How can we help researchers get responses for web questionnaires?

A picture of an energy saving lightbulb

*Insert your own hilarious and inaccurate joke about how long energy saving lightbulbs take to warm up here*

I’ve had an idea, and I’d like you, the internet, to tell me if it’s a good one or not.  Or how it might be made into a good one.

Would it be useful to set up a central list/blog/twitter account for ongoing research projects (including student projects) which need responses to an internet questionnaire from the general public?  Would researchers use it?  Would it add value?  Would people participate?

Every so often, I receive an email or tweet asking for people to complete a research questionnaire on a particular topic.  I usually do (if it’s not too long, and the topic isn’t one I consider intrusive), partly because some of them are quite interesting, partly because I feel a general duty to assist with research when asked, and partly because I probably need to get out more.  The latest one was one which a friend and former colleague shared on Facebook.  It was a PhD project from a student in her department about sun tanning knowledge and behaviour, and it’s here if you feel like taking part.  Now this is not a subject that I feel passionately about, but perhaps that’s why it might be useful for the likes of me to respond.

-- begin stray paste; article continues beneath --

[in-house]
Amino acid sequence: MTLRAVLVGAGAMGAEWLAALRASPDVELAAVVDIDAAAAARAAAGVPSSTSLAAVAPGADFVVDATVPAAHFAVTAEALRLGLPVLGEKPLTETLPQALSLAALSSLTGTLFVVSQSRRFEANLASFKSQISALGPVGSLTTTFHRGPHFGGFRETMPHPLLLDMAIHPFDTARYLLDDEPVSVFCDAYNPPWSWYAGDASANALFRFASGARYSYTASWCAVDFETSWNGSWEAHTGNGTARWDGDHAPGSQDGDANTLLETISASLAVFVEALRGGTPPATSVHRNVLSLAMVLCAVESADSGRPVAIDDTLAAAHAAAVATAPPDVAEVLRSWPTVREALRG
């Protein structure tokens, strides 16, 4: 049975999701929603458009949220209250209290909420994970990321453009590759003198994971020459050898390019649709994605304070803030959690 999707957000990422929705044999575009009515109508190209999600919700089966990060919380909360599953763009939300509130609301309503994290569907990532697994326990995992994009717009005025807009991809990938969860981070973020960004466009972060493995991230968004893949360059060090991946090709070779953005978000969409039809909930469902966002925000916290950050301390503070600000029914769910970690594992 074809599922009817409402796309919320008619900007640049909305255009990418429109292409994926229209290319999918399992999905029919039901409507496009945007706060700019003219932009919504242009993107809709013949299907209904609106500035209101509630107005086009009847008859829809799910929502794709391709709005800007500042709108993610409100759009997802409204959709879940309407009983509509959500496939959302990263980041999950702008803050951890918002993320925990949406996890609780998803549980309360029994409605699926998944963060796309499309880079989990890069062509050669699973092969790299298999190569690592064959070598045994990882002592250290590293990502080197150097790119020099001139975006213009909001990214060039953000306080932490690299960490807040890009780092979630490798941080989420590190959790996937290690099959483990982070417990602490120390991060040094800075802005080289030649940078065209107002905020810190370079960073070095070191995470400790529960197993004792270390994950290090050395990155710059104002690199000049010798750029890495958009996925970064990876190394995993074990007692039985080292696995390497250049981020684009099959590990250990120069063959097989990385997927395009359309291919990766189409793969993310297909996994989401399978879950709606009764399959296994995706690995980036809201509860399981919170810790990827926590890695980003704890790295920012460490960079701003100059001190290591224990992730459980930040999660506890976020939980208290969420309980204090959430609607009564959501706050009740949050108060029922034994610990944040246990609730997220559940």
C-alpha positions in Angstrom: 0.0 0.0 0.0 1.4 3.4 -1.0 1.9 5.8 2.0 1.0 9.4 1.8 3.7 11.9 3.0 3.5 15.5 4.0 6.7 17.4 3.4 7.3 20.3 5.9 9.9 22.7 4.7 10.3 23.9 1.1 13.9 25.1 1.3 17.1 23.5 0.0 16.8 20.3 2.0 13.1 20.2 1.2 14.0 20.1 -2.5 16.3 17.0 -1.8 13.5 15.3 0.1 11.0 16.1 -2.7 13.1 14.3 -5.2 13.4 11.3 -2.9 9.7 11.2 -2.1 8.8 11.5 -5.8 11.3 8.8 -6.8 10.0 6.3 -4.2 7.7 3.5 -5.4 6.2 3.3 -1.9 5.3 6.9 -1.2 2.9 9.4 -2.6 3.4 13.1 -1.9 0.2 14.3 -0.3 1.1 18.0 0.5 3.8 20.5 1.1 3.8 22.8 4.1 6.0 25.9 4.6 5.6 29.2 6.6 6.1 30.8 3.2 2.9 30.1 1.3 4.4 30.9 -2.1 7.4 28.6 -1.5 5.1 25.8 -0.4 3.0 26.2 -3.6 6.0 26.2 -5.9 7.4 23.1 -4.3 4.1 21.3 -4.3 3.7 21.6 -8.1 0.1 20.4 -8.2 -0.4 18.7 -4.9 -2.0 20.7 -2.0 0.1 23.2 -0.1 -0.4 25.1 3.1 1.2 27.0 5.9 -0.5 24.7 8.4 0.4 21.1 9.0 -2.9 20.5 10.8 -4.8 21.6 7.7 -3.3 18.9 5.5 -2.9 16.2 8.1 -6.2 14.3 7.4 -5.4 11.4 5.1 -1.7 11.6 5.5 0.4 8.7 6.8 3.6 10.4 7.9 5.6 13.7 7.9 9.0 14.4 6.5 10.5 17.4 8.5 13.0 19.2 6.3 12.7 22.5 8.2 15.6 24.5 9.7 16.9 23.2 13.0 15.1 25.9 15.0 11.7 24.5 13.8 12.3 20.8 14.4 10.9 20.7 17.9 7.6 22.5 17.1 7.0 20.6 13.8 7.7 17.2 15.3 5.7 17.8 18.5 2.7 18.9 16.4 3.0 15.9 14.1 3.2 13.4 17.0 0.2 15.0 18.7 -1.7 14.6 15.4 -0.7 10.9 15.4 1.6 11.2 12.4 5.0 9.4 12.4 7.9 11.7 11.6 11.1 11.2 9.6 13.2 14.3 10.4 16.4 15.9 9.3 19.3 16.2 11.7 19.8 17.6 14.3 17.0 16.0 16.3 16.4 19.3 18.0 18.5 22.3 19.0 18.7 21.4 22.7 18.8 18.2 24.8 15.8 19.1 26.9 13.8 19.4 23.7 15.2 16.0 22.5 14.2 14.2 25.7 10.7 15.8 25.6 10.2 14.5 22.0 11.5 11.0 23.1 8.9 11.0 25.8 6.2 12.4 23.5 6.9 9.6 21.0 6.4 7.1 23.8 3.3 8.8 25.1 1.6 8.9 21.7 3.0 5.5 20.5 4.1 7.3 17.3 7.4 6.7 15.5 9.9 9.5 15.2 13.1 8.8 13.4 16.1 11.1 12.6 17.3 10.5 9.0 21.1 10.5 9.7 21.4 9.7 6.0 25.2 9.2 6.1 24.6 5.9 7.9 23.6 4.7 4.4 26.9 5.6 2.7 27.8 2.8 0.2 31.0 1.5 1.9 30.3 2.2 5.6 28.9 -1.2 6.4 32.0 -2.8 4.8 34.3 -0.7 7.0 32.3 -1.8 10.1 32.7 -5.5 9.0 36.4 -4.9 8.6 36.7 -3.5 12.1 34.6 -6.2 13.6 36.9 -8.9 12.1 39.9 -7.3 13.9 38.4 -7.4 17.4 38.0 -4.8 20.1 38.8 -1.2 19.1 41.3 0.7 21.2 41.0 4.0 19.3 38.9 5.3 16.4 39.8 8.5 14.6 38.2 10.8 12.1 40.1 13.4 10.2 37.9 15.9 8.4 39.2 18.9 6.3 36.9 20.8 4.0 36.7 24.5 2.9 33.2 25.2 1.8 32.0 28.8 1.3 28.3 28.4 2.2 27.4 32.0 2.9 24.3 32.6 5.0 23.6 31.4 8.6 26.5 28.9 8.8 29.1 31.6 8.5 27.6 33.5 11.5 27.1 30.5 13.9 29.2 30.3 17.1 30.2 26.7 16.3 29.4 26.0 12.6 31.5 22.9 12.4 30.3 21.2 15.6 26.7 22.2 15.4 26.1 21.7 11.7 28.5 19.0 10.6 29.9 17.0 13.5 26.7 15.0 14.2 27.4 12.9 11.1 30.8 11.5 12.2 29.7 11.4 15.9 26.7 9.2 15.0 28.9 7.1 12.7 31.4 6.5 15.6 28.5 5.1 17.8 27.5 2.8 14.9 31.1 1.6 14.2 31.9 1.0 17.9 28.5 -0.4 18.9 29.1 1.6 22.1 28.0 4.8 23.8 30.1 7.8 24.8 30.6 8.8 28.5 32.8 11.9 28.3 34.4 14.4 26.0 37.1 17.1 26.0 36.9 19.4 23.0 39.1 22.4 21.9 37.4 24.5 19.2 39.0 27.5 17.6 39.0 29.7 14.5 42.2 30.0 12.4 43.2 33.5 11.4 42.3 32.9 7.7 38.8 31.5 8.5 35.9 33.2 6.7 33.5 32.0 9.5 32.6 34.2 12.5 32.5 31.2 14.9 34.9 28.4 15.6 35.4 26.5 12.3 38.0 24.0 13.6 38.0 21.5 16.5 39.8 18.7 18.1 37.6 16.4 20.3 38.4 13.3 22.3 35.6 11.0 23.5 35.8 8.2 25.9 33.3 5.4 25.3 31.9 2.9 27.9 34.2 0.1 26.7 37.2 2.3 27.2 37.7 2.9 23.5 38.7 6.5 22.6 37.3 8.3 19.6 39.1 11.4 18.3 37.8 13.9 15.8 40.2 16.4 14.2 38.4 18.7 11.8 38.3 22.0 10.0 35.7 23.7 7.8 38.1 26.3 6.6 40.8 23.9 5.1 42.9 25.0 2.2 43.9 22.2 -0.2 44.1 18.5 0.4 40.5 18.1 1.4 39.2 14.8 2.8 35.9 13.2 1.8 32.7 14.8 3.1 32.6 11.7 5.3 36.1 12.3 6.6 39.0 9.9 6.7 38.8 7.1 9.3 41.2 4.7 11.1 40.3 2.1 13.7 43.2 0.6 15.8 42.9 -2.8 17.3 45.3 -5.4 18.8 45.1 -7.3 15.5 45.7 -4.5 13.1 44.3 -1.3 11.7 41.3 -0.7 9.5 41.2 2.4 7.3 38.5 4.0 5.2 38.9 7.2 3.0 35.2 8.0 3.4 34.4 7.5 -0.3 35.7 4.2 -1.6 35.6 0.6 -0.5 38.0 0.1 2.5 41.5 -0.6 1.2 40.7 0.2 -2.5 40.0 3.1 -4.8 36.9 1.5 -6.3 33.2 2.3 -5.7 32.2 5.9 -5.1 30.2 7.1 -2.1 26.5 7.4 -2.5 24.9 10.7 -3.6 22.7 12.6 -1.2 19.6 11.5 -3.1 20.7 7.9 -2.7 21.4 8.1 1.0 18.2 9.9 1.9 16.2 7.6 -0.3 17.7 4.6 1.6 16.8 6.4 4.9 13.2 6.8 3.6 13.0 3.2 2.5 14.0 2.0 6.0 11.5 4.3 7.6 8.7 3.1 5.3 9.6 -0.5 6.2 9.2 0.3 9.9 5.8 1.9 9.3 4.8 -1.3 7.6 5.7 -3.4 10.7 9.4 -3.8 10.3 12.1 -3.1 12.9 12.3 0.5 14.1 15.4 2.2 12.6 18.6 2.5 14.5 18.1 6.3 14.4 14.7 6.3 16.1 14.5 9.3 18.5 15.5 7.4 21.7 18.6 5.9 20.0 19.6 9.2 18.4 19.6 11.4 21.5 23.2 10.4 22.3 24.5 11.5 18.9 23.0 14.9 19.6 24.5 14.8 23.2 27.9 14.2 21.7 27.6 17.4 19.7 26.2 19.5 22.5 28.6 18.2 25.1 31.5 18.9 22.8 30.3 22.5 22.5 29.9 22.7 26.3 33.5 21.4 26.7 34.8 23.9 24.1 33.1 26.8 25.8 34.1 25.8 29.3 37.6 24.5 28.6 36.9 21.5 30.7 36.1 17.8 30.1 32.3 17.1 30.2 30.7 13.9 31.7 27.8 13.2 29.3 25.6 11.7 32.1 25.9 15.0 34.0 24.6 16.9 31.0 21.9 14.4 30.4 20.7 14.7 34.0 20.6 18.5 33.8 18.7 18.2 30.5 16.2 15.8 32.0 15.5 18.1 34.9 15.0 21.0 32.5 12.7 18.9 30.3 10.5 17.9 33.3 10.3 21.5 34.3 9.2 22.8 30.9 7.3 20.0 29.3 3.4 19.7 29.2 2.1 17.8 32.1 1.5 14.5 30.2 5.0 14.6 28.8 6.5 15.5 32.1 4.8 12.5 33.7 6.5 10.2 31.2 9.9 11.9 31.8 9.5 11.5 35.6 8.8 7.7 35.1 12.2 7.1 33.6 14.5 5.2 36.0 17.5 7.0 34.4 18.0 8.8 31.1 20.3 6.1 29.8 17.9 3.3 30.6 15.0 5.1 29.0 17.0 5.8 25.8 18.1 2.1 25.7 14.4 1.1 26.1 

I guess the key assumptions that I’m making are that there are sufficient numbers of other people like me who would be willing to spend a few minutes every so often completing a web survey to support research, and that nothing like this exists already.  If there is, I’ve not heard about and I’d have thought that I would have done.  But I’d rather be embarrassed now rather than later!  Another assumption is that such a resource might be useful.  I strongly suspect that any such resource would have a deeply atypical demographic – I’d imagine it would be mainly university staff and students.  But I’d imagine that well designed research questionnaires would be asking sufficiently detailed demographic information to be able to factor this in.  For some student projects where the main challenge can be quantity rather than variety, this might not even matter too much.  I guess it depends what questions are being asked as part of the research.

I’ve not really thought this through at all yet.  I would imagine that only projects which could be completed by anyone would be suitable for inclusion, or at least only projects where responses are invited from a broad range of people.  Very specific projects probably wouldn’t work, and would make it harder for participants to find ones which they can do.  Obviously all projects would need to have ethical approval from their institution.  There would be an expectation that beneficiaries are prepared to reciprocate and help others in return.  And clearly there has to be a strategy to tell people about it.